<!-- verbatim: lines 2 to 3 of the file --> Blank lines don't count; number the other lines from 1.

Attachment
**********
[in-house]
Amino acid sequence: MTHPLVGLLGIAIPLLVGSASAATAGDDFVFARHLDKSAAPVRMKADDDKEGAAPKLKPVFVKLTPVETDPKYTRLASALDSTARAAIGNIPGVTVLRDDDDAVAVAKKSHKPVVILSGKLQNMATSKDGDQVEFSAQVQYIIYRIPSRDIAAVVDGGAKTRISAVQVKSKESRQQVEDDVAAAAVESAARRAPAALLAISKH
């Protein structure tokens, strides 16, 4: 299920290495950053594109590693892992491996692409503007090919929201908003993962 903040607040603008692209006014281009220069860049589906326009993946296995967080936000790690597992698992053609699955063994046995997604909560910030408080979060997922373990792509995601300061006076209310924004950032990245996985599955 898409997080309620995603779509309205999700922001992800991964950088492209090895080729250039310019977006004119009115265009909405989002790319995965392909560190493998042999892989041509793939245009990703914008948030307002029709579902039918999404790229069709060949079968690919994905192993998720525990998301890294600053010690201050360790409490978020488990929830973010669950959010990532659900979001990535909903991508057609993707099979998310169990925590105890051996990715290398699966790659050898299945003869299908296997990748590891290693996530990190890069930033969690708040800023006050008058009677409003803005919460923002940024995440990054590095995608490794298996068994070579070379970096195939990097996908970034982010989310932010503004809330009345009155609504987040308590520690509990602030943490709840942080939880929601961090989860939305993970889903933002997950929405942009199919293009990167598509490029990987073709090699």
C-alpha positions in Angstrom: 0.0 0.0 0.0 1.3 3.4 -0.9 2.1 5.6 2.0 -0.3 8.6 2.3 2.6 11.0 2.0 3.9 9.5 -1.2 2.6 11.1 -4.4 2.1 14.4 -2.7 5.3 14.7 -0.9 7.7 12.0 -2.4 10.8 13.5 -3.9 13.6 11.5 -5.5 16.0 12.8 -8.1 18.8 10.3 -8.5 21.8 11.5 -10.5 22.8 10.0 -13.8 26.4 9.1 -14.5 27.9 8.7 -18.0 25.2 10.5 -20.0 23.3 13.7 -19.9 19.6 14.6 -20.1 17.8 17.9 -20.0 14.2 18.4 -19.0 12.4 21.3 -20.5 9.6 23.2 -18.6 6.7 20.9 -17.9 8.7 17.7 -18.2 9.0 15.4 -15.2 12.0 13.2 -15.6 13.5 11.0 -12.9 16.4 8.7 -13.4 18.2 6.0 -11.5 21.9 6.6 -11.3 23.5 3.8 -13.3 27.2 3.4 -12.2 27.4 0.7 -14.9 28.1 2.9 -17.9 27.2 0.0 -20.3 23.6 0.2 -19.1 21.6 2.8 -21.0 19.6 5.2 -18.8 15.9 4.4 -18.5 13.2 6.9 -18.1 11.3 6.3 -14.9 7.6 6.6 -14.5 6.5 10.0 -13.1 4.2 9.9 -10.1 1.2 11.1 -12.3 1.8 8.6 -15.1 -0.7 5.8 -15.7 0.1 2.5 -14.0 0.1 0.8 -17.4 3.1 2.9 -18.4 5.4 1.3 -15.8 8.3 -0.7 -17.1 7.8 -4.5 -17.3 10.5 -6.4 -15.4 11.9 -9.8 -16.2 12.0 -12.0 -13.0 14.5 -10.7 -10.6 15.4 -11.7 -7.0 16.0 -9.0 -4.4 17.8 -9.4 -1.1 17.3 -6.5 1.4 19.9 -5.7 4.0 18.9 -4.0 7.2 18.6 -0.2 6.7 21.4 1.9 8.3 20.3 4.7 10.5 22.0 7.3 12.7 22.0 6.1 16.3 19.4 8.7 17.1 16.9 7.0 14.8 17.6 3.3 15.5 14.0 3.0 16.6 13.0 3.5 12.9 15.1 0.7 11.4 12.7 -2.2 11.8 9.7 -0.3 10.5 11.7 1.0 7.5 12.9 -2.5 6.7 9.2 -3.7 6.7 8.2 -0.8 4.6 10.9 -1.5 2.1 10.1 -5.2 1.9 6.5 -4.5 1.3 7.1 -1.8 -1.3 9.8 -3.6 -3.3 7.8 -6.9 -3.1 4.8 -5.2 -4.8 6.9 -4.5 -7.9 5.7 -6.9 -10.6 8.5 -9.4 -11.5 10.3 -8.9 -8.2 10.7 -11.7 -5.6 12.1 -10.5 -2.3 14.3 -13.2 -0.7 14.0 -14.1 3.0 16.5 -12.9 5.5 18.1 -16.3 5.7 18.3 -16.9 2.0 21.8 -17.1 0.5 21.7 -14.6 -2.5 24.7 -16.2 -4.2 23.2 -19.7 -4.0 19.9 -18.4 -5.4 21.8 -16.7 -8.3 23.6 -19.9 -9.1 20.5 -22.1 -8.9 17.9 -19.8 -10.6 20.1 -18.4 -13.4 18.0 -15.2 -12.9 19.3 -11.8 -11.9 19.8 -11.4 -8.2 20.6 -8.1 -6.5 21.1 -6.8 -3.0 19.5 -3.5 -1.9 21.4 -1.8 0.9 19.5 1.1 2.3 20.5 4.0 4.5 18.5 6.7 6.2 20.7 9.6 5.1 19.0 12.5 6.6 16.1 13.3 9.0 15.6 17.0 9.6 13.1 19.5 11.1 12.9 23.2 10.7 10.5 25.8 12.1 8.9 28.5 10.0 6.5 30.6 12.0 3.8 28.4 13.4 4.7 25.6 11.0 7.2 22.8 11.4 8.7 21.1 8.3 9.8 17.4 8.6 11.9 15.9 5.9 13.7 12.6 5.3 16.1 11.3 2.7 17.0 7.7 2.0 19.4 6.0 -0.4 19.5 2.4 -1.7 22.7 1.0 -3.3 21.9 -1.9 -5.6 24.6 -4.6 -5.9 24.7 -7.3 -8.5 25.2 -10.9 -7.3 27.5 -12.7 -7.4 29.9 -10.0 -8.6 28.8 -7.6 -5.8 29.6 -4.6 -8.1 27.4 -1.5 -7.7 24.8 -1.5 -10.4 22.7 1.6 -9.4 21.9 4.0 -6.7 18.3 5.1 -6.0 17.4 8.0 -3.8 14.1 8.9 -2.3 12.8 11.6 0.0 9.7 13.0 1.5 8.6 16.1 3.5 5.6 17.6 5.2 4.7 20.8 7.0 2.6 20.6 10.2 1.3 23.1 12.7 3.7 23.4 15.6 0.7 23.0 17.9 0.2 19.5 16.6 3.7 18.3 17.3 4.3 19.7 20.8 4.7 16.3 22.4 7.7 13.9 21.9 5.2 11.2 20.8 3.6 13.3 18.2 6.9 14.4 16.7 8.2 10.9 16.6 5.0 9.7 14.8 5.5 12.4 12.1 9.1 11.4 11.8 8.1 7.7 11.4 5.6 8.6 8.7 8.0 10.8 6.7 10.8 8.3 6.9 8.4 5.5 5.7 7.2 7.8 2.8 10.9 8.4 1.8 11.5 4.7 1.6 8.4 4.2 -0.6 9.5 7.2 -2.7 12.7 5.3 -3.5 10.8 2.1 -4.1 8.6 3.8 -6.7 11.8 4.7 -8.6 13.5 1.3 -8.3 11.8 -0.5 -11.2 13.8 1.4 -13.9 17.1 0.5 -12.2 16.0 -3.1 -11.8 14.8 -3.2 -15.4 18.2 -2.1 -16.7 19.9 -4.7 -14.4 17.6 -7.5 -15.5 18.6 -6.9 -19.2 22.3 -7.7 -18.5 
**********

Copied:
Amino acid sequence: MTHPLVGLLGIAIPLLVGSASAATAGDDFVFARHLDKSAAPVRMKADDDKEGAAPKLKPVFVKLTPVETDPKYTRLASALDSTARAAIGNIPGVTVLRDDDDAVAVAKKSHKPVVILSGKLQNMATSKDGDQVEFSAQVQYIIYRIPSRDIAAVVDGGAKTRISAVQVKSKESRQQVEDDVAAAAVESAARRAPAALLAISKH
């Protein structure tokens, strides 16, 4: 299920290495950053594109590693892992491996692409503007090919929201908003993962 903040607040603008692209006014281009220069860049589906326009993946296995967080936000790690597992698992053609699955063994046995997604909560910030408080979060997922373990792509995601300061006076209310924004950032990245996985599955 898409997080309620995603779509309205999700922001992800991964950088492209090895080729250039310019977006004119009115265009909405989002790319995965392909560190493998042999892989041509793939245009990703914008948030307002029709579902039918999404790229069709060949079968690919994905192993998720525990998301890294600053010690201050360790409490978020488990929830973010669950959010990532659900979001990535909903991508057609993707099979998310169990925590105890051996990715290398699966790659050898299945003869299908296997990748590891290693996530990190890069930033969690708040800023006050008058009677409003803005919460923002940024995440990054590095995608490794298996068994070579070379970096195939990097996908970034982010989310932010503004809330009345009155609504987040308590520690509990602030943490709840942080939880929601961090989860939305993970889903933002997950929405942009199919293009990167598509490029990987073709090699």